Friday, 15 April 2011

The Correct Way To Load A Flintlock Gun. Or The Way I Do It.

Flint Fusil.
Flint Rifle.

I am posting this information in response to an article recommended on another blog. Not all the information is correct in that article & to follow its instruction could be dangerous. When writing on such a subject in the public domain, one must be clear & precice & leave nothing that can be wrongly interpreted.

1) Always load with a seperate measure. NEVER load from the horn or a flask with or without an attached measure. Any ember inside the barrel will cause the powder to be fired, & this in turn would ignite the powder in a horn or flask if it were being used.
2) Load the gun first, and prime last. I know the original military way was to prime first and load second, but this is a dangerous practice. I DO NOT recommend priming first.
3) Original smoothbores did not used a patched ball. If you wish to use patching you may do so. Originally a wad or wadding was rammed down on top of the powder charge, then the ball, & then more wadding. Whether you use wadding or patch material, the ball MUST be firmly seated on top of the powder. NO GAP should exist between the powder and the wadding & ball or patched ball. IF you leave such a gap, the pressure at that point will quickly expand & can result in the barrel exploding. However, you should not ram so hard that it crushes the powder in the load. Just a steady firm push will do the job, & a light tamping so that you can feel it is firm.
4) When loading you can place a quill in the touch hole to prevent it from filling with powder. Alternately you can use your vent pick to ensure the touch hole/vent it not blocked with powder before priming. When you prime, you do so from the main horn, & you only use a very little gunpowder in the pan. Any excess should be wiped away.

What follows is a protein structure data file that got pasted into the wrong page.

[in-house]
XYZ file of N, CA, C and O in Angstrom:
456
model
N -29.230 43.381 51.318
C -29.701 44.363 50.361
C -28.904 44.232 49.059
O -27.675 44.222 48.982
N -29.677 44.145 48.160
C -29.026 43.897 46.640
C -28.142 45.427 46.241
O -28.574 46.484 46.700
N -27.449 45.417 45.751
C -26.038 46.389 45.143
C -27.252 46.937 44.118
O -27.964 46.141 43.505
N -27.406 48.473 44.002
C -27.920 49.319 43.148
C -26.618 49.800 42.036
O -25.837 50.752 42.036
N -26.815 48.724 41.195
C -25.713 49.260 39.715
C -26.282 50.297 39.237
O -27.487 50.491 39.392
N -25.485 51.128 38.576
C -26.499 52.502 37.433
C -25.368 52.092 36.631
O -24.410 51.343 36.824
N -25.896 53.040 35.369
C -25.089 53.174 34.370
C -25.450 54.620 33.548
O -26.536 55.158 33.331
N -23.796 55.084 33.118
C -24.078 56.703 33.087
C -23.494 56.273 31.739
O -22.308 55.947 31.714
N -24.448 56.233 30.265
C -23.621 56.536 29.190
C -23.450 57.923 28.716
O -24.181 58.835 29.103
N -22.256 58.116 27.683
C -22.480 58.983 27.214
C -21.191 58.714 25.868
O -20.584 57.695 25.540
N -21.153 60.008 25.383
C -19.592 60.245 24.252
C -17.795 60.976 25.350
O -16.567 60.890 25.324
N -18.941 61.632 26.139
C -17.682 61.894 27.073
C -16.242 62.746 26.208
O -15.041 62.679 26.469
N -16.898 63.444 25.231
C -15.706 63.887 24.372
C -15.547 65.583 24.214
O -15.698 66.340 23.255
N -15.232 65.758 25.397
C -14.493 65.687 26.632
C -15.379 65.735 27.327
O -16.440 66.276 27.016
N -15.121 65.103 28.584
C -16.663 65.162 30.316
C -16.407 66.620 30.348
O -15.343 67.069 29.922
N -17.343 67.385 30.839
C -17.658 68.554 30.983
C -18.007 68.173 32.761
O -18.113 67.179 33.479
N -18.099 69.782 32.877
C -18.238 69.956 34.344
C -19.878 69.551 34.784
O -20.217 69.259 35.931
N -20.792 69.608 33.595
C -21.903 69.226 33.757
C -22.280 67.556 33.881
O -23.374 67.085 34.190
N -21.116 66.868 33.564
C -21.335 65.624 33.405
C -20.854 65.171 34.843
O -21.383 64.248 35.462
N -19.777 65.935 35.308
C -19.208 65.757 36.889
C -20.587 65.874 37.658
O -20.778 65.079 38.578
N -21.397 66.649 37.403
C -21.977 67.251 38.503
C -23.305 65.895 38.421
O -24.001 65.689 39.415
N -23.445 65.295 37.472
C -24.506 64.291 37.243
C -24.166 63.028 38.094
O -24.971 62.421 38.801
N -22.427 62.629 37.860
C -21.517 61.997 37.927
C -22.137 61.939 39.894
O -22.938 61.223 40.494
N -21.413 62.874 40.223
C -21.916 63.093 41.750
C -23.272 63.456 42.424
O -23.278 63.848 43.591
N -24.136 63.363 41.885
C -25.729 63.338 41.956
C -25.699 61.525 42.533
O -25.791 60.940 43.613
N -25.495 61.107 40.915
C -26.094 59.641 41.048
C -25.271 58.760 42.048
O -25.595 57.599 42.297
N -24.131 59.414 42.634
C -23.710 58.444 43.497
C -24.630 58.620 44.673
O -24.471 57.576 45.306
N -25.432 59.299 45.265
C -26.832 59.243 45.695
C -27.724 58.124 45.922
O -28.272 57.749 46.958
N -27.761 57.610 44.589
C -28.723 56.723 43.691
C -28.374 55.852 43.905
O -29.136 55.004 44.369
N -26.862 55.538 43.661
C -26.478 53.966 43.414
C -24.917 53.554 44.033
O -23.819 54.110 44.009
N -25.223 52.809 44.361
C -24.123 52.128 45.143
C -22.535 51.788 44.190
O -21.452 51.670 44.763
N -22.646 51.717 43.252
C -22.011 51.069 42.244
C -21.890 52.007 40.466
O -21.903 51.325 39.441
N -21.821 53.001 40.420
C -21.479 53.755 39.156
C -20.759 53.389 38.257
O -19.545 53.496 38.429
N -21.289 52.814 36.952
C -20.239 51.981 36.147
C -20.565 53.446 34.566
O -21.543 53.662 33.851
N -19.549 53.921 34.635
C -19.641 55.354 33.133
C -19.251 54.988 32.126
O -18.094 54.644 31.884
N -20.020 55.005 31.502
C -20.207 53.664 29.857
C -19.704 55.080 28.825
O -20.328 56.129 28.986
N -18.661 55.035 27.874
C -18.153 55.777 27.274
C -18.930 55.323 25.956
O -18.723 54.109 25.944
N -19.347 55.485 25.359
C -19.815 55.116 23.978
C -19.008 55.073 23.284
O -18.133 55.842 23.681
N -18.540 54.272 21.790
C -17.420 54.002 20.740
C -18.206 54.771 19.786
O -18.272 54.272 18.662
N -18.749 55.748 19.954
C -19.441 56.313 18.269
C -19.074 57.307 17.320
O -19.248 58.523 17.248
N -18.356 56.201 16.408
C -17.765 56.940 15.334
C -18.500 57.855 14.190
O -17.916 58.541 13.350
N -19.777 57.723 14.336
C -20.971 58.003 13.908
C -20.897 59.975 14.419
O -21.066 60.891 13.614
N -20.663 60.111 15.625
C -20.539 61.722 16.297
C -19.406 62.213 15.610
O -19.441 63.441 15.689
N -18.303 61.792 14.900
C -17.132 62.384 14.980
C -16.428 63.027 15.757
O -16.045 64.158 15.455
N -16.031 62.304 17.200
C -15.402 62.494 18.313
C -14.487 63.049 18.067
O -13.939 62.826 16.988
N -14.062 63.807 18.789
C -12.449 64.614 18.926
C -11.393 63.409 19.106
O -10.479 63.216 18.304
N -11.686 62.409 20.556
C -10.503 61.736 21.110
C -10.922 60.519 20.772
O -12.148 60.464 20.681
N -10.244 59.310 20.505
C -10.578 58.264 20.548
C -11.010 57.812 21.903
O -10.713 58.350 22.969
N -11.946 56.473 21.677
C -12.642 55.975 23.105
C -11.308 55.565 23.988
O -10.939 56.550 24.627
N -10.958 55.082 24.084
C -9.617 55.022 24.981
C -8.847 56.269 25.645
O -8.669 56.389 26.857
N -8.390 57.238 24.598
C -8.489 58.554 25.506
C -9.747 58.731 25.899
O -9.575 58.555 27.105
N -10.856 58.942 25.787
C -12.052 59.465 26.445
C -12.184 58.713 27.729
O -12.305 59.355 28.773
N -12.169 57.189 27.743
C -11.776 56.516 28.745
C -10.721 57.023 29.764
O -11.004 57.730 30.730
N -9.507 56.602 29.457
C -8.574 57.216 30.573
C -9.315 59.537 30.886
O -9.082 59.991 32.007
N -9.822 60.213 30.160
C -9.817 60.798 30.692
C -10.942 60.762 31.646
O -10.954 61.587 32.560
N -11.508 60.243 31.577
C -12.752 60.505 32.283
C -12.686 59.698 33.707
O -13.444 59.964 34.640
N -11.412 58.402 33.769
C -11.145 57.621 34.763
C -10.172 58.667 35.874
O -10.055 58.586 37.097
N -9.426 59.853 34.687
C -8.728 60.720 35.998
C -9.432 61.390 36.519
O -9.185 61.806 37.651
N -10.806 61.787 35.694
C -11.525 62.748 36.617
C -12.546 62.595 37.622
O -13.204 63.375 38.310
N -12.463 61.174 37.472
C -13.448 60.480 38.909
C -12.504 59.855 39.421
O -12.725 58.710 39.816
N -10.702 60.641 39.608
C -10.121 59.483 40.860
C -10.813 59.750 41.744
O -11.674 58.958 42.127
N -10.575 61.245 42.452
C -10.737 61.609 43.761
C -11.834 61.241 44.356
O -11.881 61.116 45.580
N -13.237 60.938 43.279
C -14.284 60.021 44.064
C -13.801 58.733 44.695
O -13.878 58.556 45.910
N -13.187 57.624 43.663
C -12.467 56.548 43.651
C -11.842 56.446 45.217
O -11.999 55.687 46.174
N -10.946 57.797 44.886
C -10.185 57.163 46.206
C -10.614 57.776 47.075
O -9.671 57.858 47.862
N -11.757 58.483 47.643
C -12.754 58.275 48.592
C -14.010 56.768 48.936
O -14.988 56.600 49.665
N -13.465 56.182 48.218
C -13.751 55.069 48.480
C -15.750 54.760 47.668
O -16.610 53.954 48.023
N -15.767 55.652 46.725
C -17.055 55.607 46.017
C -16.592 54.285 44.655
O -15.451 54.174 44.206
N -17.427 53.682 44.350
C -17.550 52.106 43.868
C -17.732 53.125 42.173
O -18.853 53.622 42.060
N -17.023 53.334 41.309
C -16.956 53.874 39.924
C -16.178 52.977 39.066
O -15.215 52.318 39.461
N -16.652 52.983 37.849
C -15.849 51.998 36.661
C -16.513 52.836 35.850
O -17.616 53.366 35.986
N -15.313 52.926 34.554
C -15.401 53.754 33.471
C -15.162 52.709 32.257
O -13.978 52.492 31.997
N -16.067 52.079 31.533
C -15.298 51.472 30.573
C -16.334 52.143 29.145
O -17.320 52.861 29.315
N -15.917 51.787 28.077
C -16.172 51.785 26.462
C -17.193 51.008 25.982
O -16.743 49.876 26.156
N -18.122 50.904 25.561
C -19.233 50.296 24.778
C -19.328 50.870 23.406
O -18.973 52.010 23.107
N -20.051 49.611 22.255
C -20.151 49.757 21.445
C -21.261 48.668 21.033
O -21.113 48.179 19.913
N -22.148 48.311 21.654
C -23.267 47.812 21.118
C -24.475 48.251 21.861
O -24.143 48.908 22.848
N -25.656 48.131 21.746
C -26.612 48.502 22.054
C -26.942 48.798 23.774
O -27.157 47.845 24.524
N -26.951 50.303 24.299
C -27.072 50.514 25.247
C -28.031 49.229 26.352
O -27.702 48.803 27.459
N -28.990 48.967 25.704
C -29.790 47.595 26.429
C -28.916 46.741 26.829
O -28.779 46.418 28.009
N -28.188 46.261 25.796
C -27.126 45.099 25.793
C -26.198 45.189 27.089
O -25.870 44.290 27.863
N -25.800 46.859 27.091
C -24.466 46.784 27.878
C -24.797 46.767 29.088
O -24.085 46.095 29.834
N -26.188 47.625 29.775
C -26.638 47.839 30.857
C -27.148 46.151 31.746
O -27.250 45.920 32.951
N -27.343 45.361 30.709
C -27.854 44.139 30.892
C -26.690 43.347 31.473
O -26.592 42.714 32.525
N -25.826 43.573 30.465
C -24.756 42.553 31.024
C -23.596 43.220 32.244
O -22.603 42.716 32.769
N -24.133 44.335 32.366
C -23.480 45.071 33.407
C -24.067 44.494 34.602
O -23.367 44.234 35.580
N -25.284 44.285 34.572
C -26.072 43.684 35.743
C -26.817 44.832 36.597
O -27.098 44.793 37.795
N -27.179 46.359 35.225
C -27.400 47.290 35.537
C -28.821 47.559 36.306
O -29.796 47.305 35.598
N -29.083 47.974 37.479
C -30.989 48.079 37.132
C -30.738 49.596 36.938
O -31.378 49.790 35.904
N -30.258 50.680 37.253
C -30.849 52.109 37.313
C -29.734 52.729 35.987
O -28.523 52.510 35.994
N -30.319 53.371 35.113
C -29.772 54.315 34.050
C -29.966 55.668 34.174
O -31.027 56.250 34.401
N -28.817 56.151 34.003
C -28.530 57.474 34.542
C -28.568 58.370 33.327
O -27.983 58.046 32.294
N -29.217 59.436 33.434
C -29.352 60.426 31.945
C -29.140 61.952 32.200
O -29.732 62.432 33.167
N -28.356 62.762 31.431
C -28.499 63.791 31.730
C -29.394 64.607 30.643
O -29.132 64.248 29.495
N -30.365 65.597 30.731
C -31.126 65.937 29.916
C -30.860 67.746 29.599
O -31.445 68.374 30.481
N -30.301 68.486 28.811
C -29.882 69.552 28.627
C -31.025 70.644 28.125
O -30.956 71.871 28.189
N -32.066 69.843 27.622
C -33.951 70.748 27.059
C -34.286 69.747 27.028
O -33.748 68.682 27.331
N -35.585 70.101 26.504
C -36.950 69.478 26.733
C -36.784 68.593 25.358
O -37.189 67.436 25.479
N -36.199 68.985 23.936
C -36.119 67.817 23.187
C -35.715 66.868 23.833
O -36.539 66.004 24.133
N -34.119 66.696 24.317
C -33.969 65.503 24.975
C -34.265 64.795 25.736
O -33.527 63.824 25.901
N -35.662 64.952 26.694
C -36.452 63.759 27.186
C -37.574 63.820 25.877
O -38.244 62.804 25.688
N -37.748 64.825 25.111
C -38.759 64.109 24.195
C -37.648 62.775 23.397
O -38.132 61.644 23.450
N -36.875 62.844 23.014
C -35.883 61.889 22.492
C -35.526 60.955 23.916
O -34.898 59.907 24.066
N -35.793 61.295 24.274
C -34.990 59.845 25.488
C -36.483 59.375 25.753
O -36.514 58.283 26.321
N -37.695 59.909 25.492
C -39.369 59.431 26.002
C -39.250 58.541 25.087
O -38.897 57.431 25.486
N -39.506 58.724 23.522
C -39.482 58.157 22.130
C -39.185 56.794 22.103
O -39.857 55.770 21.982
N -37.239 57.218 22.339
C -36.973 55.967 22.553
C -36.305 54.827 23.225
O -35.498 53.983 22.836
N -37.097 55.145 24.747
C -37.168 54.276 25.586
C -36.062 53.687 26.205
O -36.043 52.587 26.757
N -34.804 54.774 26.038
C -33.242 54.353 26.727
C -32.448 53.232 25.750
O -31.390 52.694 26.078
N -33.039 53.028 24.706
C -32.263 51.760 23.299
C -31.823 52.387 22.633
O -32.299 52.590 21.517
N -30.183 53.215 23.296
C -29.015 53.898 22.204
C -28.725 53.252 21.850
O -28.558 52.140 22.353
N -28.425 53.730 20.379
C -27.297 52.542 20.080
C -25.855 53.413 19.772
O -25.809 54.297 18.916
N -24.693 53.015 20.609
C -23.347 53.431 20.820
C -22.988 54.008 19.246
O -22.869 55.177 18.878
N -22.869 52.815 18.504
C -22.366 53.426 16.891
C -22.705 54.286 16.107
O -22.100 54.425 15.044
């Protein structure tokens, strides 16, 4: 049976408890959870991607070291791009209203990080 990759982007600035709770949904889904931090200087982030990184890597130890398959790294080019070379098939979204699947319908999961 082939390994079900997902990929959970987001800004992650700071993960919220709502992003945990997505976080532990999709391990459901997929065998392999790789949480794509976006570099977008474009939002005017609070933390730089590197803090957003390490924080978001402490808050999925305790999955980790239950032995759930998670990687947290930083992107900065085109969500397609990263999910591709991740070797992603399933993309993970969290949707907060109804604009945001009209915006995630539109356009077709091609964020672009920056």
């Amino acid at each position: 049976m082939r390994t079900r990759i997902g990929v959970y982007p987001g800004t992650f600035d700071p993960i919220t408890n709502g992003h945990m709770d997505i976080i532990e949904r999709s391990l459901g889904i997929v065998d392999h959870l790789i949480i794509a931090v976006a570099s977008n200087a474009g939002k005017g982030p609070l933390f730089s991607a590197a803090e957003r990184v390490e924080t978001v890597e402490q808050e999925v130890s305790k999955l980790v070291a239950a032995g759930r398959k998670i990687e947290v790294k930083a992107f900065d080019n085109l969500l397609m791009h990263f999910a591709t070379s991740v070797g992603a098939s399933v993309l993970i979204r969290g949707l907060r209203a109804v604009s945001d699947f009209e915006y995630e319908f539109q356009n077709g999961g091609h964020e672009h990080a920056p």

5) If your gun is loaded but not primed & is not to be used immediately, place a quill in the vent/touch hole to remind you that the gun is still loaded. This serves two purposes: 1) it ensures you do not store a loaded gun, & 2) it stops you from loading the gun twice!
6) Always use a leather hammer cap. This is an added safety feature that will prevent your gun from accidently being fired.
7) The COCK holds the flint, & the flint strikes the HAMMER or STEEL.
8) Always use the correct grade gunpowder/Black Powder for your gun. NEVER load with FFFFG priming powder. A rough gauge for grades is: up to & including .45 cal, use FFFG/3FG.
From .50 cal upward use FFG/2Fg. Cannons to my knowledge use FG/1FG.
This is not carved in rock, you can use 3FG in a .50 cal, but you need to use less of it otherwise it will generate too much pressure.
9) Always replace the plug in your powder horn after use & before firing the gun. Whenever possible swing your powder horn to your rear/back after use & before firing. Gunpowder can become ingrained in/on the shaft of the plug, & a stray spark landing on the plug can ignite the ingrained powder.
10) If using a rifle, I recommend that you wipe the bore between shots to stop the build up of powder residue. If a ball gets stuck part way down the barrel when loading, DO NOT try & force it down, pull the load. If you are using one of the modern gas pressure methods to blow the ball out, make sure the muzzle is pointed in a safe direction as this method has been known to fire the load! Personally, I would wet the load by pouring water through the touch hole before pressurizing the barrel.
11) If you get a missfire/flash in the pan, keep the gun pointed in a safe direction & wait a few minutes before cleaning the vent with your vent pick & re priming. An ember could be lingering & could still fire the main charge.